How to build a customer-focused website

By: Ewan McIntyre

Date: 22 July 2011

It may sound blindingly obvious, but by focusing on customers' needs when you design your website you stand the best chance of creating a site that customers will want to visit.

However, this can be easier said than done. Unless you really understand what customers want, you run the risk of creating a website that drives customers away rather than attracting them.

Carrying out some research before you start can help you identify what your customers really want. You need to know:

  • Who your target customers are
  • How they use your site
  • Whether your site is easy to use

Who’s your audience?

Ask yourself who your audience is. Are they current or prospective customers? Are they individuals or businesses? Where are they located?

Customer records can answer some of these questions but if you want to profile online customers there are some great online tools you can use. Tools like HitWise and Alexa can help you profile the people who visit your site, your competitors’ sites or even your industry as a whole.

How do customers behave on your site?

If you’re updating an existing site, answering this question is simple. There's a host of free and paid for web analytical tools that can give you a detailed picture of how customers behave online. Free tools like Google Analytics are simple to use and can help you identify who visits your site, what they look at, how long they spend online and which visits lead to sales.

Analytical tools can also help you identify what doesn't work, where potential customers drop out and the pages that generate complaints.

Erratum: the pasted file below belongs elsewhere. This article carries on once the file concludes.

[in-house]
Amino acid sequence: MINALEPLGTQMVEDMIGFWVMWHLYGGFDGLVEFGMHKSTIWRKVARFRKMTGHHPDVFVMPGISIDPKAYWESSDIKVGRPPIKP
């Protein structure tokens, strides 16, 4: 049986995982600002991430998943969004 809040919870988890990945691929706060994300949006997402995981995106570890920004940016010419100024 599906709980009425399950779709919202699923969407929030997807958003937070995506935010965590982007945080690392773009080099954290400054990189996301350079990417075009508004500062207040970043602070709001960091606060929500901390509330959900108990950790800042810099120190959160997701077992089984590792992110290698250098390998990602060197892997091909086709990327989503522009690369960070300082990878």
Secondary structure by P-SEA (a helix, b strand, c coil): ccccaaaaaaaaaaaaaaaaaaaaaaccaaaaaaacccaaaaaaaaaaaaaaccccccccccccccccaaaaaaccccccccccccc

If you are launching a site from scratch, you could start by looking at your competitors' websites. What do they provide? How does that compare with what you offer? Do your customers use competitors' sites? What do they think of them? What works and doesn't work?

The best way to answer these questions is to ask customers directly. You can use online surveys like 4Qsurvey, send out questionnaires or carry out face-to-face interviews.

Getting feedback directly from your customers will help you hone your site to their wants and needs. It will also demonstrate to them that their needs matter to you.

Remember to ask customers what they might want to do in the future. Technologies are constantly evolving and your customers – particularly business customers – may be developing new systems and technologies that could help give your site a competitive advantage.

How usable is your site?

Put yourself in your customers' shoes. How easy is it to complete online tasks? Is it easy to find what you are looking for? Is it obvious what steps need to be taken to complete a task?

Eliminating usability issues will help you maximise sales and reduce the number of people who leave your site without completing their task.

There are plenty of experts that can review your site for you. Alternatively, you can use one of the many online resources like this great usability guide. It gives hints and tips on how you can do your own usability testing. But remember that you should be testing with actual customers in mind.

Once you know what your current and prospective customers want from your site, you can start to define the site’s structure, look, content and feel.

And finally…

Remember: it’s not enough to only think about customers' needs when you build your website. To ensure that your site remains customer focused, you must continually review your web metrics, talk to your customers and develop your website accordingly. In doing this, you’ll create a site that your customers will return to again and again.

Ewan McIntyre is the web implementation manager for Sage UK

This blog is a reworking of a blog that featured on the Sage blog

What does the * mean?

If a link has a * this means it is an affiliate link. To find out more, see our FAQs.